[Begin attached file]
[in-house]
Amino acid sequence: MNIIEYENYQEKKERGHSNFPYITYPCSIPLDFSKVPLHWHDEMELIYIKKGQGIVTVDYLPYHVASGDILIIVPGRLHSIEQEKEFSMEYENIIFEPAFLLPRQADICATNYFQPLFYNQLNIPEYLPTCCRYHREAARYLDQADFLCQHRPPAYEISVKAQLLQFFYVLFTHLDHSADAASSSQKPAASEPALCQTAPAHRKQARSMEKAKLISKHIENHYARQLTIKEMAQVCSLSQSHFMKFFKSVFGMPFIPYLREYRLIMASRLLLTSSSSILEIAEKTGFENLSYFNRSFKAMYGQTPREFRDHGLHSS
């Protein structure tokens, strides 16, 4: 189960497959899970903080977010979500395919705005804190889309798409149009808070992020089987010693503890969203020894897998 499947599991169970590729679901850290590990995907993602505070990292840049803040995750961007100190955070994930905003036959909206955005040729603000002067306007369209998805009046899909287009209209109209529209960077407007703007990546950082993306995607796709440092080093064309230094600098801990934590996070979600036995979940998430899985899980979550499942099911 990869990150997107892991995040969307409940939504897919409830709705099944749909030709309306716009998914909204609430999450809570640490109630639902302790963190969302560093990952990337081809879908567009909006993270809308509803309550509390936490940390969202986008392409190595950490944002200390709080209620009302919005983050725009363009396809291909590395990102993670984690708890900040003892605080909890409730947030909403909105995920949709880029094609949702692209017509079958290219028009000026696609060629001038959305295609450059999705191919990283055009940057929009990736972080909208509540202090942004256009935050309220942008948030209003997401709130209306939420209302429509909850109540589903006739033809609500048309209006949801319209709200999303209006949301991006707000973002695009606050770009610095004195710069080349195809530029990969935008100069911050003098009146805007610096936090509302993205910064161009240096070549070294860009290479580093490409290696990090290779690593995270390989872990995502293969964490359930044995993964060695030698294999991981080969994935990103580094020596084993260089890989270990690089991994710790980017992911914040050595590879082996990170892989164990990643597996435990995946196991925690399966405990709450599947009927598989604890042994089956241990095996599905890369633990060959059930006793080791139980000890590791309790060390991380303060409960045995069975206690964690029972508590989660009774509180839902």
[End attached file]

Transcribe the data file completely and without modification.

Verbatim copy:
[in-house]
Amino acid sequence: MNIIEYENYQEKKERGHSNFPYITYPCSIPLDFSKVPLHWHDEMELIYIKKGQGIVTVDYLPYHVASGDILIIVPGRLHSIEQEKEFSMEYENIIFEPAFLLPRQADICATNYFQPLFYNQLNIPEYLPTCCRYHREAARYLDQADFLCQHRPPAYEISVKAQLLQFFYVLFTHLDHSADAASSSQKPAASEPALCQTAPAHRKQARSMEKAKLISKHIENHYARQLTIKEMAQVCSLSQSHFMKFFKSVFGMPFIPYLREYRLIMASRLLLTSSSSILEIAEKTGFENLSYFNRSFKAMYGQTPREFRDHGLHSS
């Protein structure tokens, strides 16, 4: 189960497959899970903080977010979500395919705005804190889309798409149009808070992020089987010693503890969203020894897998 499947599991169970590729679901850290590990995907993602505070990292840049803040995750961007100190955070994930905003036959909206955005040729603000002067306007369209998805009046899909287009209209109209529209960077407007703007990546950082993306995607796709440092080093064309230094600098801990934590996070979600036995979940998430899985899980979550499942099911 990869990150997107892991995040969307409940939504897919409830709705099944749909030709309306716009998914909204609430999450809570640490109630639902302790963190969302560093990952990337081809879908567009909006993270809308509803309550509390936490940390969202986008392409190595950490944002200390709080209620009302919005983050725009363009396809291909590395990102993670984690708890900040003892605080909890409730947030909403909105995920949709880029094609949702692209017509079958290219028009000026696609060629001038959305295609450059999705191919990283055009940057929009990736972080909208509540202090942004256009935050309220942008948030209003997401709130209306939420209302429509909850109540589903006739033809609500048309209006949801319209709200999303209006949301991006707000973002695009606050770009610095004195710069080349195809530029990969935008100069911050003098009146805007610096936090509302993205910064161009240096070549070294860009290479580093490409290696990090290779690593995270390989872990995502293969964490359930044995993964060695030698294999991981080969994935990103580094020596084993260089890989270990690089991994710790980017992911914040050595590879082996990170892989164990990643597996435990995946196991925690399966405990709450599947009927598989604890042994089956241990095996599905890369633990060959059930006793080791139980000890590791309790060390991380303060409960045995069975206690964690029972508590989660009774509180839902």